- Edmund Burke. Volume II: 1784-1797
With this sequel to the first volume, published in 1998, which covered Burkes's life up to the great defeat of his political allies in 1784, F. P. Lock brings to a conclusion the first full-scale biography of Burke since that of Carl B. Cone, called Burke and the Nature of Politics (University of Kentucky Press, 1957-64). Burke scholarship has changed greatly over the 40 years since Cone's work appeared. The publication of Burke's correspondence in ten volumes was completed in 1970. Eight out of nine projected volumes of a new edition of his Writings and Speeches have been issued. The range of interpretative studies of Burke has widened considerably beyond the established canon of what was long taken to have been the vehicles through which he made his contribution to political thought, his published works on British politics, the American and the French revolutions. New editions and new studies of the most canonical of all, the Reflections on the Revolution in France still appear regularly, but other parts of his oeuvre now attract much more attention than used to be the case. There is much interest in Burke's aesthetic theories as expounded in A Philosophical Enquiry into the Orgin of Our Ideas of the Sublime and the Beautiful; their influence on his later writings is frequently stressed. Burke's Irishness and his early associations with Irish catholics have been seen as a formative influence on his wider views. Burke's involvement with Ireland and India have become topics for colonial and post-colonial studies. The role of Burke's ideas on economics in his political ideology is keenly debated.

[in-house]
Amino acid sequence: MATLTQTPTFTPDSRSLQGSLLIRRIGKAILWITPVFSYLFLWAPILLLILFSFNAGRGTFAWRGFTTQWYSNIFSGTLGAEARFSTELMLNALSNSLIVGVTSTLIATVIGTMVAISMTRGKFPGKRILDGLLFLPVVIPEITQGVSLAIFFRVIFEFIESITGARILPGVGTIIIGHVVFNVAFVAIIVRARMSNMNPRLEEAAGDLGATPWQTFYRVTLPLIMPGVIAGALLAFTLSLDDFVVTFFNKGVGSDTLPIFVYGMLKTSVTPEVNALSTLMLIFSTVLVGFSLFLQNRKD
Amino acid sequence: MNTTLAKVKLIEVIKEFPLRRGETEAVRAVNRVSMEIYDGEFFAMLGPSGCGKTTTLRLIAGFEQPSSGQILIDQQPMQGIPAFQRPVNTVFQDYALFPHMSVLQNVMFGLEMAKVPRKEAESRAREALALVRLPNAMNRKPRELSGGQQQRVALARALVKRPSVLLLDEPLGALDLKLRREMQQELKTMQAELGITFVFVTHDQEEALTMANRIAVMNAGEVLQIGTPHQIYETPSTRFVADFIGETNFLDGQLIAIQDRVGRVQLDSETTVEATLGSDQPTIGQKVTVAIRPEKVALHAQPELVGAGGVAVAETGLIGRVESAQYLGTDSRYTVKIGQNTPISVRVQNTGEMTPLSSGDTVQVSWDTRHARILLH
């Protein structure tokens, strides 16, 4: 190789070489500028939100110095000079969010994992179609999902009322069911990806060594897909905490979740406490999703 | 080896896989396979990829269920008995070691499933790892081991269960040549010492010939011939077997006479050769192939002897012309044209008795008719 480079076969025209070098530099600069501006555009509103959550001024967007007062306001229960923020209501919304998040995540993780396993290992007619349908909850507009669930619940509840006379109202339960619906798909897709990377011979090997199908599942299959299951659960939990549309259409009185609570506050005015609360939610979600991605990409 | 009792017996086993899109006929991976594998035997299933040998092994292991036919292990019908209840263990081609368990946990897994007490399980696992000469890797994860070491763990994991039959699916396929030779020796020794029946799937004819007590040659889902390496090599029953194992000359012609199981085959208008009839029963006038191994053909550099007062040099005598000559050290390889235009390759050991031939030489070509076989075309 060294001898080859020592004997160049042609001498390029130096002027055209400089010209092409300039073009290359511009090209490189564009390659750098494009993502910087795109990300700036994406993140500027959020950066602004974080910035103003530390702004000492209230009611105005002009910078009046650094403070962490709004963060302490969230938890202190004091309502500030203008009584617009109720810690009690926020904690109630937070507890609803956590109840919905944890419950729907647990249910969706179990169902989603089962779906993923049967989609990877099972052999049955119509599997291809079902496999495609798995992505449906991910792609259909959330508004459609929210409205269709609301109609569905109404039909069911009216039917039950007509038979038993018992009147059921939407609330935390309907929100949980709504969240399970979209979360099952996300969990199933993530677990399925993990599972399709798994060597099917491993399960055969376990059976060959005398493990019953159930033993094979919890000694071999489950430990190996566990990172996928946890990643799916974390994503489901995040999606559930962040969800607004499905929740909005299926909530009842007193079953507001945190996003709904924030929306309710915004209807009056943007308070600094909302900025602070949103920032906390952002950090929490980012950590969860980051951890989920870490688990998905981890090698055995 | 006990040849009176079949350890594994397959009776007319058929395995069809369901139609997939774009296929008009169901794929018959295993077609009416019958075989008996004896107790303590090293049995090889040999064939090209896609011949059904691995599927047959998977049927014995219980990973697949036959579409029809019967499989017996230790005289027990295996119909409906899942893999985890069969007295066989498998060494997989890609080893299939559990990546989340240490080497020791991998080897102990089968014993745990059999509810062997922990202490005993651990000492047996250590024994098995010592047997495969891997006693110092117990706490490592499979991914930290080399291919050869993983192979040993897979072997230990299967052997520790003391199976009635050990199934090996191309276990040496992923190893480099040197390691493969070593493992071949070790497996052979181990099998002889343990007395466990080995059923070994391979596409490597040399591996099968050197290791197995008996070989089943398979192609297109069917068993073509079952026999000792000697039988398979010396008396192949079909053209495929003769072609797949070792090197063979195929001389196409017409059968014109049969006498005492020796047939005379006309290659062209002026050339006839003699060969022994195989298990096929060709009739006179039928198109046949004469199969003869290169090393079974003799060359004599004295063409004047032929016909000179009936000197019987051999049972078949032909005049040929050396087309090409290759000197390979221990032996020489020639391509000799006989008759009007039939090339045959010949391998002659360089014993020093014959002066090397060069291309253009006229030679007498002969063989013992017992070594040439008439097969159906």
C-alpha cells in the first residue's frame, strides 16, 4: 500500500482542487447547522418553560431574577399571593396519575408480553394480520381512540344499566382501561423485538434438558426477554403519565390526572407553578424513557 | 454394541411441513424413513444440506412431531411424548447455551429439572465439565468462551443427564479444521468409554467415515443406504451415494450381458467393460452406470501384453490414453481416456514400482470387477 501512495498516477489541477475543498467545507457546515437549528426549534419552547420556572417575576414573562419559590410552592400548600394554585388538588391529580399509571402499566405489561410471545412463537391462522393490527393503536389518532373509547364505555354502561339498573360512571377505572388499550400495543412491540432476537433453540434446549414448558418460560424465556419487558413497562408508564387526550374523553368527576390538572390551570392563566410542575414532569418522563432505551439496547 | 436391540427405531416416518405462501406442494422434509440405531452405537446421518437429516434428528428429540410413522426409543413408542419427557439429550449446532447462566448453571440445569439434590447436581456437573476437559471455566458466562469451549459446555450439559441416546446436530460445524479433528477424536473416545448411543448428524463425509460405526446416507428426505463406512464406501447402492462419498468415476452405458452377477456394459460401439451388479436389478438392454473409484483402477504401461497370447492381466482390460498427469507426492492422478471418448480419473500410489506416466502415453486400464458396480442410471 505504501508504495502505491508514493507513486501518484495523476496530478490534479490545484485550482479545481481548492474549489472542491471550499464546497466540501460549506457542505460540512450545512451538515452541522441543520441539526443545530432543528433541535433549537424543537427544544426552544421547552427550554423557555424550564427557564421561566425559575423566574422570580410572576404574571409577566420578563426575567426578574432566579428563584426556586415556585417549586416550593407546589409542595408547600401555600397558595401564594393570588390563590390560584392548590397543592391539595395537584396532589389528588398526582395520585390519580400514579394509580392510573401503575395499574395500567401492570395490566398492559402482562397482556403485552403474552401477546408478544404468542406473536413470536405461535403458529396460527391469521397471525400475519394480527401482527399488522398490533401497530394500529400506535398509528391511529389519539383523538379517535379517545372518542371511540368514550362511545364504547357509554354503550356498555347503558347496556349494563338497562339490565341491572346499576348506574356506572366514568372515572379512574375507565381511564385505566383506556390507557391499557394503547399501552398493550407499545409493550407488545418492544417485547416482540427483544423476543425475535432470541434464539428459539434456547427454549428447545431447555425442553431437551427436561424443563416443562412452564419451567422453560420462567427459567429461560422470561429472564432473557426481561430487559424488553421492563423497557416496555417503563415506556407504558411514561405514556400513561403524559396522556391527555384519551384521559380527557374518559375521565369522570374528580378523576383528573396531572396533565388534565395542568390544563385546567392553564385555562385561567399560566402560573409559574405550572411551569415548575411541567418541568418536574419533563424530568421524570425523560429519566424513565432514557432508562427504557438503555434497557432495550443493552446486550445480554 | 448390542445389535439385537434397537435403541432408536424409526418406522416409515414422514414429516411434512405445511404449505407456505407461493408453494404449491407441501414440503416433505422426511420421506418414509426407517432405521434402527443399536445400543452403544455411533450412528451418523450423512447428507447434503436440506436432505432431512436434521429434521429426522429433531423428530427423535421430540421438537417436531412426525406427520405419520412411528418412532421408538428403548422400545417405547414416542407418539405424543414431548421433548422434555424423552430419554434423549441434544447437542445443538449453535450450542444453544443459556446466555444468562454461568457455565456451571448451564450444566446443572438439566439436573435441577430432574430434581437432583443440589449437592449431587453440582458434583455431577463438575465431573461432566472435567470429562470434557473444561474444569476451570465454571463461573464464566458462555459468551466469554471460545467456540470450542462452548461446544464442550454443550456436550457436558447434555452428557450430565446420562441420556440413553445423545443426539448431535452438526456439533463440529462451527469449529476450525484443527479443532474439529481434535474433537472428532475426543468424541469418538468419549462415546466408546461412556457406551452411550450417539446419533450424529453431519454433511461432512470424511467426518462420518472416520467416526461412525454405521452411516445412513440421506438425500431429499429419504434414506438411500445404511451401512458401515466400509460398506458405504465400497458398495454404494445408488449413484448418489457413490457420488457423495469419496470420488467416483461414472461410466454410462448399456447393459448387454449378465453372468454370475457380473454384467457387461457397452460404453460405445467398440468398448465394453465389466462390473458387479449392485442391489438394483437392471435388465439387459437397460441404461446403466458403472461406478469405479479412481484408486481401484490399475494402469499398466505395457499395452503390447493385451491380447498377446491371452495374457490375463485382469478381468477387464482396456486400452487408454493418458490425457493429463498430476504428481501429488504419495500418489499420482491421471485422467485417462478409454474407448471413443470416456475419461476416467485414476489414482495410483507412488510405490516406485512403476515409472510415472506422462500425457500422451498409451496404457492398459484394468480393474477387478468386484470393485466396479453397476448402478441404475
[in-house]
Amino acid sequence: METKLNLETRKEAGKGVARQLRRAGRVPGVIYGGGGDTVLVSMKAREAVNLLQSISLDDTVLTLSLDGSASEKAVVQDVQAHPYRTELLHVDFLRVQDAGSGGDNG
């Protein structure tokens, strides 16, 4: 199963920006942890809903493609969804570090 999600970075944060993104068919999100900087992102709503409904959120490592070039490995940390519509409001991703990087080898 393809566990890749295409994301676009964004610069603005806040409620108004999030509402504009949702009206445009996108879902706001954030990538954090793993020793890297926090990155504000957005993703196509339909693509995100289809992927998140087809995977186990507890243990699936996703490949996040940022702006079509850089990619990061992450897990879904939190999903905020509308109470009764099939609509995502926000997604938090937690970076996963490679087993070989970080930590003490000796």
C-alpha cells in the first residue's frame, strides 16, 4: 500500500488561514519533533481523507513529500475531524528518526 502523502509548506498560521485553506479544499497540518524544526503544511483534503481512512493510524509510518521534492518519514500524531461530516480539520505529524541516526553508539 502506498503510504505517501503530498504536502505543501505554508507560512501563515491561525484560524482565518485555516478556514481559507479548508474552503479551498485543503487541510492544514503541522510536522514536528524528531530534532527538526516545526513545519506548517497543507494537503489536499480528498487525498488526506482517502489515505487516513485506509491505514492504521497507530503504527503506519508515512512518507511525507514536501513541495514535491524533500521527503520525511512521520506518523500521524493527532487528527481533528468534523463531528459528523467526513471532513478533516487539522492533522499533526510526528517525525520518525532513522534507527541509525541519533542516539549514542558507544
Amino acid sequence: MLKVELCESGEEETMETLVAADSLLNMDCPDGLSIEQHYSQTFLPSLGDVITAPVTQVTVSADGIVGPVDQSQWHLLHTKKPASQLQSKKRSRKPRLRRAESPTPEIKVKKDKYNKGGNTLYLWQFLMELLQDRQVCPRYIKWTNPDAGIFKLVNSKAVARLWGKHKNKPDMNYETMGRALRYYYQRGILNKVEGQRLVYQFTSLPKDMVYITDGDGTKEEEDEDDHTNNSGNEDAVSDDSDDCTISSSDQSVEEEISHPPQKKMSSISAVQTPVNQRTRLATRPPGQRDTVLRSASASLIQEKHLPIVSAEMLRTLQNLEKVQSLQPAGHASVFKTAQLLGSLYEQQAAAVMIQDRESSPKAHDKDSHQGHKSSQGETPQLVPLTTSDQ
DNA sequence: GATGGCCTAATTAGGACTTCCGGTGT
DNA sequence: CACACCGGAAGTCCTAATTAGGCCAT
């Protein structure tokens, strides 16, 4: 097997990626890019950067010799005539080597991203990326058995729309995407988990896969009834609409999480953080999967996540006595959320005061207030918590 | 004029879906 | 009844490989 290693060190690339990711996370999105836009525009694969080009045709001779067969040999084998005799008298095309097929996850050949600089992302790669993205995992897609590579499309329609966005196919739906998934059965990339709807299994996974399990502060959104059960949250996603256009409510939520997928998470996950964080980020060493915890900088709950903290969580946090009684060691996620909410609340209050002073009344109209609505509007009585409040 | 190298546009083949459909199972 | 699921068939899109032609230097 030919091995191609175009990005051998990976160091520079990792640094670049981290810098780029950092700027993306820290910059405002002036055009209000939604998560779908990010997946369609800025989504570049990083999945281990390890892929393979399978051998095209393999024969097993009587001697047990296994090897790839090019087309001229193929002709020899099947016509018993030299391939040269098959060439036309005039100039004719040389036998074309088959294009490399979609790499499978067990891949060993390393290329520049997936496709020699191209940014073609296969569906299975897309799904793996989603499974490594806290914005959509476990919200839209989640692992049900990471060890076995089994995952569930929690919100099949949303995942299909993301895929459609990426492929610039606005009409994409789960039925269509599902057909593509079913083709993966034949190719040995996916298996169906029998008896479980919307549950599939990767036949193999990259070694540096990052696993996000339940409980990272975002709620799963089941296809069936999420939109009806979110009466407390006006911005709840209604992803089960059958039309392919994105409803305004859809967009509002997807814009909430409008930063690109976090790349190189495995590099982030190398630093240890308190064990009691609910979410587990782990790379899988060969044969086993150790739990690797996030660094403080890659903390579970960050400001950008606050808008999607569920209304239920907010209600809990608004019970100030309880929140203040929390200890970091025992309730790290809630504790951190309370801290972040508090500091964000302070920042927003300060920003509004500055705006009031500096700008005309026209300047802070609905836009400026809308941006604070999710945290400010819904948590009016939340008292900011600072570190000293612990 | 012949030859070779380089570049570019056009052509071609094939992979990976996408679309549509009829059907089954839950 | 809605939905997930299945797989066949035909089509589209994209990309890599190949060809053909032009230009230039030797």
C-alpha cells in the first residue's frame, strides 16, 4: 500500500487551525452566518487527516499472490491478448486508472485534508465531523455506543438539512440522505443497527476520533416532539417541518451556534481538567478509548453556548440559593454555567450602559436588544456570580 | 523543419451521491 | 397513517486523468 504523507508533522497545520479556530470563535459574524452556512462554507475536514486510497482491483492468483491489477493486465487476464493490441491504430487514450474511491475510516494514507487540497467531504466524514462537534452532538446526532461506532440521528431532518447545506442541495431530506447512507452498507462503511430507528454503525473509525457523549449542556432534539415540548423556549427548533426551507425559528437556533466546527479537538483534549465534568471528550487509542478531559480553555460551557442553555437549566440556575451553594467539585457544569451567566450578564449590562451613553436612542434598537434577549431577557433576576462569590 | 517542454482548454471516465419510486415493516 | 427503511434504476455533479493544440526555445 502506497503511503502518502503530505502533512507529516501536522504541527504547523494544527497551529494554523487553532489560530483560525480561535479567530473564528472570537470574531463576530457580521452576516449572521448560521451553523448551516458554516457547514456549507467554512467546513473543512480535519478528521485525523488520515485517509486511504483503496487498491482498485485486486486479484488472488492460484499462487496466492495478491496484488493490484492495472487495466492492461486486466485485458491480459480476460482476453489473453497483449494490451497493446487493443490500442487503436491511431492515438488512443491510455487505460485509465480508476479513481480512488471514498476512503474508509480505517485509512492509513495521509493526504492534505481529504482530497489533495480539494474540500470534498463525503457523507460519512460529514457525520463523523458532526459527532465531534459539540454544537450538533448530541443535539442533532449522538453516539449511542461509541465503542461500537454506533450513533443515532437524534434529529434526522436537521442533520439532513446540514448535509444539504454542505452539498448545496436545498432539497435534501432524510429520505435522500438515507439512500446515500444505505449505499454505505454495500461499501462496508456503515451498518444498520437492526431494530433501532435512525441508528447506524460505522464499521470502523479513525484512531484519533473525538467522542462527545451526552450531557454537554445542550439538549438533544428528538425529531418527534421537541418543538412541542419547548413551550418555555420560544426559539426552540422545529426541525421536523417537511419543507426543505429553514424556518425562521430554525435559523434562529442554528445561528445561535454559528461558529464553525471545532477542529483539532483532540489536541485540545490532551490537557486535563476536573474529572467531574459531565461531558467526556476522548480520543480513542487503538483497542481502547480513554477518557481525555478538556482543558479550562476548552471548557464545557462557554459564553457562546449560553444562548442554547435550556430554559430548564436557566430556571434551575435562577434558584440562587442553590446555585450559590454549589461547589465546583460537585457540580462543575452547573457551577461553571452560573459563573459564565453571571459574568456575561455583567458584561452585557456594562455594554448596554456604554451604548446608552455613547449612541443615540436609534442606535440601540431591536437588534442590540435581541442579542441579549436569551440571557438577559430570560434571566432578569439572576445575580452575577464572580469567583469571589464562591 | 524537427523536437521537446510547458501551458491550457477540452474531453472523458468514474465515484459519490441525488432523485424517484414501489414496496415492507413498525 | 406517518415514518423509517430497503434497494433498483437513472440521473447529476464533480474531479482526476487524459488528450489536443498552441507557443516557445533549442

An attempt to bring together new material and new perspectives and to see Burke whole within the framework of a biography is thus timely and welcome. That the task should have been done with the skill and thoroughness that Professor Lock shows makes it doubly welcome. One of the outstanding qualities of both books is the strength of the documentary base on which they stand. The new editions of correspondence and works may have somewhat eased Lock's task, but he has sought high and low for additional letters by Burke and has extracted material relating to him from numerous manuscript collections. His knowledge of the relevant secondary material seems to be exhaustive. The huge range of Burke's involvements makes this in itself remarkable.
Burke was a practising politician, able and usually more than willing to speak with authority on almost any issue that came before the house of commons. He was a man [End Page 422] of letters with a vast command of literary references. He had strong views on the visual arts. He took himself seriously as a farmer. He had studied the law. As Lock puts it, 'Burke believed in giving his all to his every endeavour' (p. 548) and there were many endeavours in the period covered by this volume. Lock too gives his all to elucidating these endeavours. In the process, he has clearly become something of a polymath.
The book does full justice to the range of Burke's interests. There are, however, two great themes that dwarf everything else in it: these are India and the French revolution together with the European crisis that it provoked. Of these two, India has pride of place. To almost all previous Burke biographers, that would be a perverse ordering. The supreme importance of the French revolution, even allowing for a Eurocentric view of the world's history, seemed irrefutable, whereas, Burke's Indian interests, dominated by the Serbonian bog of the Hastings's trial, appeared to be of limited significance, even in the context of the history of the British empire. Western historiography has become of late a little somewhat less Eurocentric and there can be no doubt that Lock's sense of priorities was also Burke's. Burke meant what he said, when he wrote that 'the affairs of India . . . are those on which I value myself...